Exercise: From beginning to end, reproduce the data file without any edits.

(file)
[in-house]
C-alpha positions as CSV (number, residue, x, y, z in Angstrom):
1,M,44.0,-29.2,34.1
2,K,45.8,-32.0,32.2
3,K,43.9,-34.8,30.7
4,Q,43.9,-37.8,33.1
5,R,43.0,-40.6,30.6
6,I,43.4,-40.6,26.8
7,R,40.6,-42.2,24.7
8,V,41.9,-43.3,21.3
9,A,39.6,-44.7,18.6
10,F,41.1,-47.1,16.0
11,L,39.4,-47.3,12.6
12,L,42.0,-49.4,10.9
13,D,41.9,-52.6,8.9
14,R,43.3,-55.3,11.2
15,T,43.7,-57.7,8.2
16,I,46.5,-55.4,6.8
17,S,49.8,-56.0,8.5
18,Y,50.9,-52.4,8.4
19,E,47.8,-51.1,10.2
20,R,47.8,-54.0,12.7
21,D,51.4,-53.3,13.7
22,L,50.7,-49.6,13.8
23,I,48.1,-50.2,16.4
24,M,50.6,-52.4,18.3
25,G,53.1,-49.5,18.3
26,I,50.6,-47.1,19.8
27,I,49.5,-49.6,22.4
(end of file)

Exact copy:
[in-house]
C-alpha positions as CSV (number, residue, x, y, z in Angstrom):
1,M,44.0,-29.2,34.1
2,K,45.8,-32.0,32.2
3,K,43.9,-34.8,30.7
4,Q,43.9,-37.8,33.1
5,R,43.0,-40.6,30.6
6,I,43.4,-40.6,26.8
7,R,40.6,-42.2,24.7
8,V,41.9,-43.3,21.3
9,A,39.6,-44.7,18.6
10,F,41.1,-47.1,16.0
11,L,39.4,-47.3,12.6
12,L,42.0,-49.4,10.9
13,D,41.9,-52.6,8.9
14,R,43.3,-55.3,11.2
15,T,43.7,-57.7,8.2
16,I,46.5,-55.4,6.8
17,S,49.8,-56.0,8.5
18,Y,50.9,-52.4,8.4
19,E,47.8,-51.1,10.2
20,R,47.8,-54.0,12.7
21,D,51.4,-53.3,13.7
22,L,50.7,-49.6,13.8
23,I,48.1,-50.2,16.4
24,M,50.6,-52.4,18.3
25,G,53.1,-49.5,18.3
26,I,50.6,-47.1,19.8
27,I,49.5,-49.6,22.4